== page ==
New partnership to revitalize Michif language
- NC Raine | January 25, 2020
The future of the Michif language looks bright, as the Metis Nation-Saskatchewan (MN-S) and Canadian Geographic have partnered to create a multi-faceted Michif language program.
Announced Wednesday, January 22, 2020 at the Gabriel Dumont Institute in Saskatoon, ‘The Future of Michif’ program will celebrate Michif and Metis culture, while building national capacity to educate and inspire the next generation of Metis youth to learn their language.
“Canadians need to know that we are important. Canadians need to know the importance of our identity, culture, values, and language,” said MN-S President Glen McCallum at the announcement.
“The signing is a road to where all Canadians can see, (we) have developed a true partnership and relationship with the provincial and federal government...so everyone can be proud that we are true Canadians.”
Michif is one of the many endangered Indigenous languages in Canada. According to the 2016 Canadian census, there are only about 600 people in Canada who speak the language, many of whom are over 60 years of age. The MN-S and Canadian Geographic hope the language program reverses this downward trend.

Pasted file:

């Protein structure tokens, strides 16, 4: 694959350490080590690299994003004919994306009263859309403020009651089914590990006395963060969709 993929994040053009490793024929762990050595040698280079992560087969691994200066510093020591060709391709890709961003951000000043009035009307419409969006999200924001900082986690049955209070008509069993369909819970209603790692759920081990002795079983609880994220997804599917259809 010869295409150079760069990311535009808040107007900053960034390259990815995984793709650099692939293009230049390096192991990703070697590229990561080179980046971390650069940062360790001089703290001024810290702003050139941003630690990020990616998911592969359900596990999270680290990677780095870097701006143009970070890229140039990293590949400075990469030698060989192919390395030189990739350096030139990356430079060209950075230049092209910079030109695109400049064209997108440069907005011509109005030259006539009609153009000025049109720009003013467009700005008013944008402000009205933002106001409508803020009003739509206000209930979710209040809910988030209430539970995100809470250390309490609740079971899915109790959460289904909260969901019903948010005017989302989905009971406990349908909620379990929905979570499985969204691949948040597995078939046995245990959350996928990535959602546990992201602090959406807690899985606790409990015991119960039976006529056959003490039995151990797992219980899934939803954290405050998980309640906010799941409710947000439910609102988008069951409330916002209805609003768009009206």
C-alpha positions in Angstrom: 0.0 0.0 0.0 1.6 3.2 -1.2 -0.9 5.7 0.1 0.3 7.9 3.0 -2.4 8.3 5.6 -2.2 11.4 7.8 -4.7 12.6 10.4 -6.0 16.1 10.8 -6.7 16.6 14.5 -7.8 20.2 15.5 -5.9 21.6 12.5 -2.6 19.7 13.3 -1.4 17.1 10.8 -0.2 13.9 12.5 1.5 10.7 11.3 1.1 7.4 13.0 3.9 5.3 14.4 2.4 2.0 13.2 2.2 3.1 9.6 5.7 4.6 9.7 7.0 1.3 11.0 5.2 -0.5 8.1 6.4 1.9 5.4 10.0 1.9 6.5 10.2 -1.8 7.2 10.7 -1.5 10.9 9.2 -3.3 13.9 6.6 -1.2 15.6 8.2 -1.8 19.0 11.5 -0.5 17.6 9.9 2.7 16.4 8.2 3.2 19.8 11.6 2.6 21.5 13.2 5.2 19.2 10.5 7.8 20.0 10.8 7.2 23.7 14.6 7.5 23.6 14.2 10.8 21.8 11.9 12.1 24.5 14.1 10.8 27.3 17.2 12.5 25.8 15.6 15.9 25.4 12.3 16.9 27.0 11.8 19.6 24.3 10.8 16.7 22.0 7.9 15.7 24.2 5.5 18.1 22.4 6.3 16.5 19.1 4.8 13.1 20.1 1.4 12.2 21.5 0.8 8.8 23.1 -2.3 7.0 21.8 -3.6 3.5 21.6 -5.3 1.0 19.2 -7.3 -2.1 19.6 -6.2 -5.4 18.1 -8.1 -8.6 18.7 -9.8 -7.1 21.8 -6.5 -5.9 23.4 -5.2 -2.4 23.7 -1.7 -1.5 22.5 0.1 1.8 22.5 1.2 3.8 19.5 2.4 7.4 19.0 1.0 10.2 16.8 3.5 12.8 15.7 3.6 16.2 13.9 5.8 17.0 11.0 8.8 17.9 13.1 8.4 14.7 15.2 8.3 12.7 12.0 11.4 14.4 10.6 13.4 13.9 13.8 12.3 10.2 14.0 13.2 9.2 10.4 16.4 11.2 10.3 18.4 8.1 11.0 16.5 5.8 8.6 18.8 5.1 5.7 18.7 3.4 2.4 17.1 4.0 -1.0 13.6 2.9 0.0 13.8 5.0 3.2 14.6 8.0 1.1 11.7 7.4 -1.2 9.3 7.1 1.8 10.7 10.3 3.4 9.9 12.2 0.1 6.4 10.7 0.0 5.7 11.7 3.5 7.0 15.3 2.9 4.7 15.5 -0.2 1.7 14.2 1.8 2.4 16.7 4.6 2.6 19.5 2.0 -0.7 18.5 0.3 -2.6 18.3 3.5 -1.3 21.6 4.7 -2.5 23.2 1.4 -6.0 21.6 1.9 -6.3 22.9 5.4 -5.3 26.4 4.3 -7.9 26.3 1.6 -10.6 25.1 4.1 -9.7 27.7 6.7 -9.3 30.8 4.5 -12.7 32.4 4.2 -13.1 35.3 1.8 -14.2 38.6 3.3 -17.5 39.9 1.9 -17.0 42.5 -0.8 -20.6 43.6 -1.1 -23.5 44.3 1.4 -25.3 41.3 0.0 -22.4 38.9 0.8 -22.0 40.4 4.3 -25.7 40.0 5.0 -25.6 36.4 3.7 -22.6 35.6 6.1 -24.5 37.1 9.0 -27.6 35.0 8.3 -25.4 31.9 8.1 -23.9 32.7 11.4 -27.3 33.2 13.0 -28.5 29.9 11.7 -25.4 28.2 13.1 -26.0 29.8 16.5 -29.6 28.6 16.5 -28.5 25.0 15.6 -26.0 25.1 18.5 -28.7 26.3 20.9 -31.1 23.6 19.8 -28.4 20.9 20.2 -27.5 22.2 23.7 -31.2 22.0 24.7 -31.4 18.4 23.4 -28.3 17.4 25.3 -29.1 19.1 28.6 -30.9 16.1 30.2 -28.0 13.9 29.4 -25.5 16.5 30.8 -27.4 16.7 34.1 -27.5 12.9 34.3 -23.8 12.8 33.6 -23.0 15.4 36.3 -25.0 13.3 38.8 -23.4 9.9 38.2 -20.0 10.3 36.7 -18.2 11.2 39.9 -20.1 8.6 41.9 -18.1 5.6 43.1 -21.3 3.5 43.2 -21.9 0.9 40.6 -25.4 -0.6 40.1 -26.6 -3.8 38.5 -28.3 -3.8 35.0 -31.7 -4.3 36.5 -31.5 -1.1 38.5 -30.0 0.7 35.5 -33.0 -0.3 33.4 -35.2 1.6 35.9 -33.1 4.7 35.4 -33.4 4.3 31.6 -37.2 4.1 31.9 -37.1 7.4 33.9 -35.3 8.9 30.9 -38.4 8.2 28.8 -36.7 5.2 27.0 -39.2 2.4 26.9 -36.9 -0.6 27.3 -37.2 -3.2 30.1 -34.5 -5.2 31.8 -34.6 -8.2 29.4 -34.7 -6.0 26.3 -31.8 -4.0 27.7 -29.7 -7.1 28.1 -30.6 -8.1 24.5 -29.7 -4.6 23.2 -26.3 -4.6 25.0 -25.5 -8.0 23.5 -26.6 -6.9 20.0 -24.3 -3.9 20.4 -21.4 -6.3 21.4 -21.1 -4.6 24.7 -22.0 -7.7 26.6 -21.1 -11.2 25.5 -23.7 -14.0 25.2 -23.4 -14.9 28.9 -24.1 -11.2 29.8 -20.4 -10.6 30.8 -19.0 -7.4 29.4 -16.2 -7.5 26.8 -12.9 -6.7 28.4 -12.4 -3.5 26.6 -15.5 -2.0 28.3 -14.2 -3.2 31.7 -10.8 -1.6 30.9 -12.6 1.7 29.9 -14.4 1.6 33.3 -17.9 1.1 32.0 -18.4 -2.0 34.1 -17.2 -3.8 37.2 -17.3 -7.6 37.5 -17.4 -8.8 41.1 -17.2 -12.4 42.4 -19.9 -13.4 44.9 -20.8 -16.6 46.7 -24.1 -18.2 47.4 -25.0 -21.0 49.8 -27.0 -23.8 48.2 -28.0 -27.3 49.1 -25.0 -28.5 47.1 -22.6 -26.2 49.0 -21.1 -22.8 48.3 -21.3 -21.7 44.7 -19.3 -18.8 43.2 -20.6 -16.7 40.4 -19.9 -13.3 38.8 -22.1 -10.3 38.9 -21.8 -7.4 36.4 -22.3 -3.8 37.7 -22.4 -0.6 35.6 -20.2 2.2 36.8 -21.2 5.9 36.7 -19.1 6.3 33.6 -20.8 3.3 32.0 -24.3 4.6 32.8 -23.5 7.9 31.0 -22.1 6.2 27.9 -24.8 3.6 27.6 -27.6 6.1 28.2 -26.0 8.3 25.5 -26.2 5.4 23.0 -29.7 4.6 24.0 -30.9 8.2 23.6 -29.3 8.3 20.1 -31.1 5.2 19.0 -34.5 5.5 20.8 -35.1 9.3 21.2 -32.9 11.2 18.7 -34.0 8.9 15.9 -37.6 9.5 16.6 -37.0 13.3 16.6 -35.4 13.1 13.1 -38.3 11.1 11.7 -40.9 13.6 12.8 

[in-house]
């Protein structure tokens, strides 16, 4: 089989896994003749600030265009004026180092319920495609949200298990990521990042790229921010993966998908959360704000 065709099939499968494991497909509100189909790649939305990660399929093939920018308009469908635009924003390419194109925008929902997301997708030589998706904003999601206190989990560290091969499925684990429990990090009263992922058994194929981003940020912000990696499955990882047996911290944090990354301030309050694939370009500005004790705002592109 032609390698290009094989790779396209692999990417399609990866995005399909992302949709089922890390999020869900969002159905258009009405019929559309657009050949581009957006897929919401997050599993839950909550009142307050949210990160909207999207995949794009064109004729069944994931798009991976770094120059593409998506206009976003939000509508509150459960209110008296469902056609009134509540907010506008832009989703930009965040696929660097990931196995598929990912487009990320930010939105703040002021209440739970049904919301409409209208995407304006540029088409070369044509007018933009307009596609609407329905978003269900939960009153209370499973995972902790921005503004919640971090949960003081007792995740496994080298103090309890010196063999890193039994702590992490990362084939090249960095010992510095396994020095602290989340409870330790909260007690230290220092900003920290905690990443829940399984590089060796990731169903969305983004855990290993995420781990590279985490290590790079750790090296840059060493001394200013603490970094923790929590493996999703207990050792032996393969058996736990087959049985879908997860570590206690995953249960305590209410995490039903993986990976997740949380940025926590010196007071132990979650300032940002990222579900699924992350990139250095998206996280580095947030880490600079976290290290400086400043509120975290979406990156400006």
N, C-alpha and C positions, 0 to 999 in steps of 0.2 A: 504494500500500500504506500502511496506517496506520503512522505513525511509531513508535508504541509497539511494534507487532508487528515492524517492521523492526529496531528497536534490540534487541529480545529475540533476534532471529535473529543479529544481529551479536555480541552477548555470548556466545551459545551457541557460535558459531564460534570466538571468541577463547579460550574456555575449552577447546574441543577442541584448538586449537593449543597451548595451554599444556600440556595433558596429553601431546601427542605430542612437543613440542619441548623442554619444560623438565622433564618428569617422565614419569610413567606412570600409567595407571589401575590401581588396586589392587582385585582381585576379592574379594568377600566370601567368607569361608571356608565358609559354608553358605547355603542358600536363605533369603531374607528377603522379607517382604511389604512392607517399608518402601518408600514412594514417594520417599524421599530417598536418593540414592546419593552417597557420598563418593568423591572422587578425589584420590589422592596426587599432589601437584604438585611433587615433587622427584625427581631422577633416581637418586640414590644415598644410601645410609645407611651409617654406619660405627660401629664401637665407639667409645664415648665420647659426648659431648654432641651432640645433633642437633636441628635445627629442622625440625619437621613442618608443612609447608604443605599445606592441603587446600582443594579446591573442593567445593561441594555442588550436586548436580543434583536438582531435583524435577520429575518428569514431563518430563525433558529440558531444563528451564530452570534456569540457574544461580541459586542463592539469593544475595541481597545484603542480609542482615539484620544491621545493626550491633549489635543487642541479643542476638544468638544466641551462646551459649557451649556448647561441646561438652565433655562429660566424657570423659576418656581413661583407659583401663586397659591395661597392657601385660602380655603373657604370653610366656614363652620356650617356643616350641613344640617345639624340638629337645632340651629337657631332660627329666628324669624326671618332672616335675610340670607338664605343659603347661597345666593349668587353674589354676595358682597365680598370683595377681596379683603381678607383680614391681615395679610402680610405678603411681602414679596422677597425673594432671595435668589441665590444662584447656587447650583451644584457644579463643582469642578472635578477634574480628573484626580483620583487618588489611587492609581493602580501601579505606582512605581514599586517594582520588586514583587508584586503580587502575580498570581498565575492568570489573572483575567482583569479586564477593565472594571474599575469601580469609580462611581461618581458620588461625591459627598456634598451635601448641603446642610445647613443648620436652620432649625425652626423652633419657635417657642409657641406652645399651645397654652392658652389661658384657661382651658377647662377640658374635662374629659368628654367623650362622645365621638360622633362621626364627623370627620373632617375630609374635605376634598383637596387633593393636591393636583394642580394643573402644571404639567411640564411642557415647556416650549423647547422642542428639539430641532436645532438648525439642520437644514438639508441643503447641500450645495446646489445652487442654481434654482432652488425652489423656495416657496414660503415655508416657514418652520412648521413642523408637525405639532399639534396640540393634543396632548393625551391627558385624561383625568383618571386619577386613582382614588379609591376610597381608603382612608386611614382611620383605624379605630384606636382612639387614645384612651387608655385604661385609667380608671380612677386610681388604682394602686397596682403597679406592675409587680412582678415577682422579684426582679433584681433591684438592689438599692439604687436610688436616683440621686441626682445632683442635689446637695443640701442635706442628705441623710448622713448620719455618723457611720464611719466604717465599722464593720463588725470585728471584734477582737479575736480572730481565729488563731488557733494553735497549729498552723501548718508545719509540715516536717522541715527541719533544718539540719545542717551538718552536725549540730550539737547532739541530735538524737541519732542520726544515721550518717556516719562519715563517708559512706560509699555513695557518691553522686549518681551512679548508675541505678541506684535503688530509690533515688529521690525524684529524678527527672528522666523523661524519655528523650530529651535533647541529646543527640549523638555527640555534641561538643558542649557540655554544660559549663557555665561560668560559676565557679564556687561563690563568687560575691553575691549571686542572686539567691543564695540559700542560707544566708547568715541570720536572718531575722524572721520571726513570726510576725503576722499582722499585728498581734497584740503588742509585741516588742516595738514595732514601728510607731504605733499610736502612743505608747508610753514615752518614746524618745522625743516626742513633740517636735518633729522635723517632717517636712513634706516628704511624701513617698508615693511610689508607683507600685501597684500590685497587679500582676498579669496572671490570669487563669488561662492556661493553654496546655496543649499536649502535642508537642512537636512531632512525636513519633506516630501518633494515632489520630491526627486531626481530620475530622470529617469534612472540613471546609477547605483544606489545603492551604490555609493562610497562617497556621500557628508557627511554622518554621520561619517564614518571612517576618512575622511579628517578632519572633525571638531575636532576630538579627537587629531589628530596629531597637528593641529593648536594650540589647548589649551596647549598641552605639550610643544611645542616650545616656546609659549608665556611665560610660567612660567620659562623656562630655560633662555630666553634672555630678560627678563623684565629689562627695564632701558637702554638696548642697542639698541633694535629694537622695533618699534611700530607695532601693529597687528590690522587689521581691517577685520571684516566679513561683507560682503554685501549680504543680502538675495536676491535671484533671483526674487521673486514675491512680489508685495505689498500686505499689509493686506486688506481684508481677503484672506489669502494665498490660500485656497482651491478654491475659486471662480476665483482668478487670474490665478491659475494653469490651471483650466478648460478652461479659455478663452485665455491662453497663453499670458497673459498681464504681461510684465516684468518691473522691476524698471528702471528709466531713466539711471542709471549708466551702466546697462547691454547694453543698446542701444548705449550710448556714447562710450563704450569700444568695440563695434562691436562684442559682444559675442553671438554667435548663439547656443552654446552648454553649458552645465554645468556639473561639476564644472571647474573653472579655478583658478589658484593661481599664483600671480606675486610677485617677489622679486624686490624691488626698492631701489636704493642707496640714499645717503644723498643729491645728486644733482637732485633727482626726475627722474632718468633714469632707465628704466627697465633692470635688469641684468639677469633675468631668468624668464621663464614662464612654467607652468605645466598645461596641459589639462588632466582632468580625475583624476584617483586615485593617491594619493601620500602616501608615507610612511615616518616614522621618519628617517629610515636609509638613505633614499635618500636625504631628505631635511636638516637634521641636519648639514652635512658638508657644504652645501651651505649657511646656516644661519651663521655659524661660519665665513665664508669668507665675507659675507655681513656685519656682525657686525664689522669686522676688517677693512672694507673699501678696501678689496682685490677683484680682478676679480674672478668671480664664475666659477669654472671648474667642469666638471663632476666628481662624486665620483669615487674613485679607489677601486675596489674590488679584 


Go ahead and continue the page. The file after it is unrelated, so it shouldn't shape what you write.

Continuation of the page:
“We have to start seriously connecting with people who speak the language,” said McCallum. “The more credible people we bring to the table, the more we show our people in this province and across Canada that we do care about Metis and care about our culture, identities, values, and language.”
The partnership will elevate the national consciousness of both Michif and the MN-S, as Canadian Geographic will bring to The Future of Michif program their audience of 4.1 million readers, and 1.1 million followers on social media.
“We’re honoured to be a part of this,” said Gilles Gagnier, Chief Operating Officer of Canadian Geographic Enterprises. “We’re not saying we can solve the problem of a dying language and dying culture single-handedly, but what we do know is that it’s very important, too important not to try. So, we’re getting behind this program with all our resources.”
The Future of Michif program will include a Michif Language Speakers Bureau to promote the language; a free summer-camp style program for Metis youth focusing on Michif language learning during the Batoche Days celebration; Michif language training for educators; and a documentary film. The Canadian Geographic magazine will also feature a story on the Michif language with an associated poster map to reach millions of Canadians.
Sherry Stoll, MN-S Minister of Heritage and Language, reflected on the importance of supporting and vitalizing Indigenous language.
“From a personal perspective, I understand what it’s like to grow up losing your language,” said Stoll. “Without your language, you lose part of your culture, a part of who you are.”